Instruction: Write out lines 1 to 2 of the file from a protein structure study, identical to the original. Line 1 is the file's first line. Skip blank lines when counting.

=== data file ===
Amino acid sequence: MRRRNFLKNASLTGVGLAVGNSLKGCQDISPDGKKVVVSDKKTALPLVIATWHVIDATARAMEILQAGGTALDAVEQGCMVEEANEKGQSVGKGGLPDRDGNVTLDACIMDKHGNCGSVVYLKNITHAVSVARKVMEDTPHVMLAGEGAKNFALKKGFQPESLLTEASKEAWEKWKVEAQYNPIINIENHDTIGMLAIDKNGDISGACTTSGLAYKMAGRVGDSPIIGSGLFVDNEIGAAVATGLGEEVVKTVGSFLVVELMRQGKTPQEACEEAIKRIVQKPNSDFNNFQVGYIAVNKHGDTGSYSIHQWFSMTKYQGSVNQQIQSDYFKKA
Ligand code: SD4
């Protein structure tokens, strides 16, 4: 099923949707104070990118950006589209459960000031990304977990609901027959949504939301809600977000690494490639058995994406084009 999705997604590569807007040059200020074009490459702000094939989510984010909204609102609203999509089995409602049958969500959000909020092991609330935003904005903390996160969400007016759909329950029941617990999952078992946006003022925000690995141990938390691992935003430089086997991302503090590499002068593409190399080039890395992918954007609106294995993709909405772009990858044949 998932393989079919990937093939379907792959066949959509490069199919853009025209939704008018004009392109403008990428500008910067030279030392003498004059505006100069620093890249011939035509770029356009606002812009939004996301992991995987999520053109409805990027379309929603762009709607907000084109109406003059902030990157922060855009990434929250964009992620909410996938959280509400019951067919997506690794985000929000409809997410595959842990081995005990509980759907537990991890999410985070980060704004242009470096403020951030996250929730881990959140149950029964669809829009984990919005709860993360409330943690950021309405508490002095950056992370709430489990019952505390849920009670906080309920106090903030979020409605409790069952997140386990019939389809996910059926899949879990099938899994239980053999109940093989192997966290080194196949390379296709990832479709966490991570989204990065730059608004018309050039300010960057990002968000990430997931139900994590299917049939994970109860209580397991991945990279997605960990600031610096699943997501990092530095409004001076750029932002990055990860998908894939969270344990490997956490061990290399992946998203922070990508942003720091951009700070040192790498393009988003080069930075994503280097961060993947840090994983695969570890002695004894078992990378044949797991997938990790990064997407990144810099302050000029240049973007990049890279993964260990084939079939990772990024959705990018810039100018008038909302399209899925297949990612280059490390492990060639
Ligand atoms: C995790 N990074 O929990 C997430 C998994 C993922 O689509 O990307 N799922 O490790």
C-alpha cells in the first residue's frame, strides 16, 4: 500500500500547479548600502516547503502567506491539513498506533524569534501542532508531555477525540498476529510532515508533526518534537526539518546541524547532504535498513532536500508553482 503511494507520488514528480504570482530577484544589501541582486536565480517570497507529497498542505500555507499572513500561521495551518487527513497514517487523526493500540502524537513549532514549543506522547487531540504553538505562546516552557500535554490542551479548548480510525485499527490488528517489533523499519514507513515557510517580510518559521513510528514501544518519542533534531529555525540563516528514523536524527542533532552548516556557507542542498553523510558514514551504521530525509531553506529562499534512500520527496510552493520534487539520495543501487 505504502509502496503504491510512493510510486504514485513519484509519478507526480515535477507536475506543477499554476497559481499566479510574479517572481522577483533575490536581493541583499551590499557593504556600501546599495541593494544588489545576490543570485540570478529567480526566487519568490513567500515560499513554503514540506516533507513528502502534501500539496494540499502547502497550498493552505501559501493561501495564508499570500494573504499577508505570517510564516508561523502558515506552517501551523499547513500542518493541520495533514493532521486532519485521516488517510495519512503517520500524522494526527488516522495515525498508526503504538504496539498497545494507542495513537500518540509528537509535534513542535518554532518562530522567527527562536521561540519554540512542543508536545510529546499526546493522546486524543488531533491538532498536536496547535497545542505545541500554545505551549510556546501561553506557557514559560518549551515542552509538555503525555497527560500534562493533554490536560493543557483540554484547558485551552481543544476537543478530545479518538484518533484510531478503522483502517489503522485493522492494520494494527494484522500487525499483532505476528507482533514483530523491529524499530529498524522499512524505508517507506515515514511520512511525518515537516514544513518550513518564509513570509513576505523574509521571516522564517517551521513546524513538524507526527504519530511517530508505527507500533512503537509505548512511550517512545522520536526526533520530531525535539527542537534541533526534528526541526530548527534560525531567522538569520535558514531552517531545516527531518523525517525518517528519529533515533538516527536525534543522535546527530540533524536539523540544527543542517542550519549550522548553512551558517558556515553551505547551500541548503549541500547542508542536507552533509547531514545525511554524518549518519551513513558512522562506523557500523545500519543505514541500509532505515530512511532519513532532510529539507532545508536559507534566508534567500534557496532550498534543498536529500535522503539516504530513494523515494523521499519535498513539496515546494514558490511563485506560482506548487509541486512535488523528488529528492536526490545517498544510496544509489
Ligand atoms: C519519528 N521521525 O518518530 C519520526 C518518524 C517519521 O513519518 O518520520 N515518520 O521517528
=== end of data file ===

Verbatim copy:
Amino acid sequence: MRRRNFLKNASLTGVGLAVGNSLKGCQDISPDGKKVVVSDKKTALPLVIATWHVIDATARAMEILQAGGTALDAVEQGCMVEEANEKGQSVGKGGLPDRDGNVTLDACIMDKHGNCGSVVYLKNITHAVSVARKVMEDTPHVMLAGEGAKNFALKKGFQPESLLTEASKEAWEKWKVEAQYNPIINIENHDTIGMLAIDKNGDISGACTTSGLAYKMAGRVGDSPIIGSGLFVDNEIGAAVATGLGEEVVKTVGSFLVVELMRQGKTPQEACEEAIKRIVQKPNSDFNNFQVGYIAVNKHGDTGSYSIHQWFSMTKYQGSVNQQIQSDYFKKA
Ligand code: SD4